Avery tries hard to be dull. He wants his parents to stop having to worry all the time, to stop having to work extra hours at work to pay for the damaged property that seems to follow Avery around in a cloud of delinquency. But the destruction isn’t because Avery’s a bad guy, it’s because he’s still getting used to his own strength. It’s not generally normal to be able to bench press a car, or fly. Avery is many things, but dull is not one of them.
When Avery is approached first by an older woman, Cherchette, with powers who claims she wants to help him, and then by a group of teenagers with powers who claim that Cherchette is creepy and not to be trusted. But life is never that simple, and Avery has to make his own decisions about who to trust and what to do with his superpowers.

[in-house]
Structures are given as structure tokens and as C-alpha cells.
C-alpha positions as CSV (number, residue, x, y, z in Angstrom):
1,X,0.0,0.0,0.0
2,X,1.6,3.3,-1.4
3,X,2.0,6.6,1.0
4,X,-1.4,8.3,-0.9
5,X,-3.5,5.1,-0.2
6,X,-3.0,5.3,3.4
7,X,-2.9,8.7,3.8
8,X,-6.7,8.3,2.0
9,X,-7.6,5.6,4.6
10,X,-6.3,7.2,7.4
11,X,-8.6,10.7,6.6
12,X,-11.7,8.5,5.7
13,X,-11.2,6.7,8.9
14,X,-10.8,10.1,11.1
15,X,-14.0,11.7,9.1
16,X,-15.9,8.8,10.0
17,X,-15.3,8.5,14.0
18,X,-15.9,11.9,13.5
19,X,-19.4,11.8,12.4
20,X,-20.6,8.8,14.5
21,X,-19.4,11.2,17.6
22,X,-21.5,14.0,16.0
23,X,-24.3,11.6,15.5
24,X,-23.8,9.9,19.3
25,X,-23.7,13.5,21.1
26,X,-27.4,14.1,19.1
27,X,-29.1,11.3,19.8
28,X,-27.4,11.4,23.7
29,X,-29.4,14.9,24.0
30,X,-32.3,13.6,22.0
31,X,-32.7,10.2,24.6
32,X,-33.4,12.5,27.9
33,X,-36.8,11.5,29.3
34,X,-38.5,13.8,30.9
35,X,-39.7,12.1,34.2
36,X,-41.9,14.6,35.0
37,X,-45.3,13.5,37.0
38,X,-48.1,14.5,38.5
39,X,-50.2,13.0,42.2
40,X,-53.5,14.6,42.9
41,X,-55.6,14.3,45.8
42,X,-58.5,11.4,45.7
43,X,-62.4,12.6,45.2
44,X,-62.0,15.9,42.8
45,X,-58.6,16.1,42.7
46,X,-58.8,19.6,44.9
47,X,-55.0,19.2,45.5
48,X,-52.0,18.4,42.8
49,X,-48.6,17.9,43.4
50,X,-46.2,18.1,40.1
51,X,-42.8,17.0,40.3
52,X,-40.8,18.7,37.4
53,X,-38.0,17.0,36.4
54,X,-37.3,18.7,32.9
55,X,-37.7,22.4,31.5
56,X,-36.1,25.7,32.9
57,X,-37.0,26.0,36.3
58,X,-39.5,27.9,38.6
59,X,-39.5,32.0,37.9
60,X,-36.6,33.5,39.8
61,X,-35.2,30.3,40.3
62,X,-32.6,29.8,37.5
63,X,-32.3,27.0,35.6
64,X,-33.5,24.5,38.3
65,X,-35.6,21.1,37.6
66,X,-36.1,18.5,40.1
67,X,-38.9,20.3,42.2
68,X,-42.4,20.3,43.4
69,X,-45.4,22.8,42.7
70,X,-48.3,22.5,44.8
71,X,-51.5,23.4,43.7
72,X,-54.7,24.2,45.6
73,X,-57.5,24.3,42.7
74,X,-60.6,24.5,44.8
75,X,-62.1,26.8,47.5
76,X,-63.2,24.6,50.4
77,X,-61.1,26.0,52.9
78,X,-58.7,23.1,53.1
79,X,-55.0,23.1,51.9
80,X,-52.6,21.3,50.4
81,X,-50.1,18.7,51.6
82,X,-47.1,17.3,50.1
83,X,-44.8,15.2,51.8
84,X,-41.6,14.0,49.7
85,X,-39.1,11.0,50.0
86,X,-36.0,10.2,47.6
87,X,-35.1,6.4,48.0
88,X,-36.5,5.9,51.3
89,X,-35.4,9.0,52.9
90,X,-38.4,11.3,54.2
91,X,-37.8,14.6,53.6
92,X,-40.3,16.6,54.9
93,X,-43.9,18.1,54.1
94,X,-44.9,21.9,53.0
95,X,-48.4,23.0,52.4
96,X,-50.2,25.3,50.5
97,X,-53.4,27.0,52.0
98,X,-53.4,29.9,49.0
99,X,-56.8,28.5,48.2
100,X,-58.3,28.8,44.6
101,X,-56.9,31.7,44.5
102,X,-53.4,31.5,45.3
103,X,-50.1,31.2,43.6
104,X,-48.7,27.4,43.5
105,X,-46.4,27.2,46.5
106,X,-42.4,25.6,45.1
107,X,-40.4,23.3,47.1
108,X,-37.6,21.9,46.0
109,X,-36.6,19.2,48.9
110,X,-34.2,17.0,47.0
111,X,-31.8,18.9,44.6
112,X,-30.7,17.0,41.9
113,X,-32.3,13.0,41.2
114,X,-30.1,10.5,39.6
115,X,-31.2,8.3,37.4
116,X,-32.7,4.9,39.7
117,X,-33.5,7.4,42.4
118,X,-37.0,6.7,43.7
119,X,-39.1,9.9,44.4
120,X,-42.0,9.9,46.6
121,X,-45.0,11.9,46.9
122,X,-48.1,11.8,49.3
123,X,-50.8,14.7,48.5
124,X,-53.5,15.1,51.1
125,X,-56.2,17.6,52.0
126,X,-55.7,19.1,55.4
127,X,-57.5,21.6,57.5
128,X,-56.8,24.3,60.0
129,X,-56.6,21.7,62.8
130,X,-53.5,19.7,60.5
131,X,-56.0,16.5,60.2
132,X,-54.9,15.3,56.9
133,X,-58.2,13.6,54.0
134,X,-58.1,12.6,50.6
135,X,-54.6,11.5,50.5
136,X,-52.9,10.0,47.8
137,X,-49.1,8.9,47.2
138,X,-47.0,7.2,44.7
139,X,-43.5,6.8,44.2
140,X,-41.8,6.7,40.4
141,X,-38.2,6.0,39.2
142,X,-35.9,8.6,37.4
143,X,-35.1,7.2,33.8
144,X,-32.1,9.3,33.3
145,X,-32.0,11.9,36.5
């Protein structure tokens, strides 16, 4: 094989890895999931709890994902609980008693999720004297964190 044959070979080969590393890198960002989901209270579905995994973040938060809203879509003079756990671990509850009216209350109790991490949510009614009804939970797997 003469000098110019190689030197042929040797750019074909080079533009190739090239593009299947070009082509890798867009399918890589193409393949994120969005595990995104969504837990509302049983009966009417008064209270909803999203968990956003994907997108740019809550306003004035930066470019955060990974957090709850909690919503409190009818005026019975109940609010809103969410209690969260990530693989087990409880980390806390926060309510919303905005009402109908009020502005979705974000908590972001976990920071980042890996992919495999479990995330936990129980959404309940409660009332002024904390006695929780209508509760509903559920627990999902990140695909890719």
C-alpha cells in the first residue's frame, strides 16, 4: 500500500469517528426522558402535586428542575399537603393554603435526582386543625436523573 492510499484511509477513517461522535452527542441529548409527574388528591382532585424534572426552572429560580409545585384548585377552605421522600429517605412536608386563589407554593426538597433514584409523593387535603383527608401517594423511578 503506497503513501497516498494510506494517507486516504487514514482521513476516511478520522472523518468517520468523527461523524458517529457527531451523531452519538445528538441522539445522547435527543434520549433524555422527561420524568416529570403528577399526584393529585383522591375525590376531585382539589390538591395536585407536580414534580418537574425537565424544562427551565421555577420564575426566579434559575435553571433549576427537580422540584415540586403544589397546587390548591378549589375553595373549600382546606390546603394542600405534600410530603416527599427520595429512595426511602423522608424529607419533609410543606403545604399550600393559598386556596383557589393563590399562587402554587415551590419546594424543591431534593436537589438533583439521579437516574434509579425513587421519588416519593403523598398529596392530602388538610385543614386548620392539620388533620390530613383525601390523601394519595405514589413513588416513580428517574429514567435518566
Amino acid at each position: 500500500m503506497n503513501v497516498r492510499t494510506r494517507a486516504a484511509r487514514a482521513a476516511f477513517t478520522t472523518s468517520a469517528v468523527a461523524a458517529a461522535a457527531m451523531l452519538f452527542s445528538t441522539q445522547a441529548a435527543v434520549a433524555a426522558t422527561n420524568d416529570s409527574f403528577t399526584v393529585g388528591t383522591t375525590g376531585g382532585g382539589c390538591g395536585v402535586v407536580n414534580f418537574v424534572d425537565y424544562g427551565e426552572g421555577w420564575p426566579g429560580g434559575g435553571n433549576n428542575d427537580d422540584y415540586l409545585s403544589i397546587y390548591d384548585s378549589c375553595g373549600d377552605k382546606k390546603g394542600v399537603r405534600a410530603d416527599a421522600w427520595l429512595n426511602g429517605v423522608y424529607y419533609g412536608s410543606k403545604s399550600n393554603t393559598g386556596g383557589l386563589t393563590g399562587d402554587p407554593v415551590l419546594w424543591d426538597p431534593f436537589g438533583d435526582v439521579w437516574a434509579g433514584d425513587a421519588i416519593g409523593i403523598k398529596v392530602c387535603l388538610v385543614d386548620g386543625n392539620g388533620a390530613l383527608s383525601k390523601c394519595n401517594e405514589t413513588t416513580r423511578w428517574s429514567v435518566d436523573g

This was an entertaining, if slightly predictable, superhero/superpower story. The powers were not terribly surprising. Super strength, flight, ice, genius, even the cat girl; these are mostly standard superhero fare. The power of stickiness was a nice, not overly done touch. But a book does not have to be entirely new and shocking in order to entertain, and this book manages to come through on that front. I am looking forward to the sequel that was heavily foreshadowed at the end.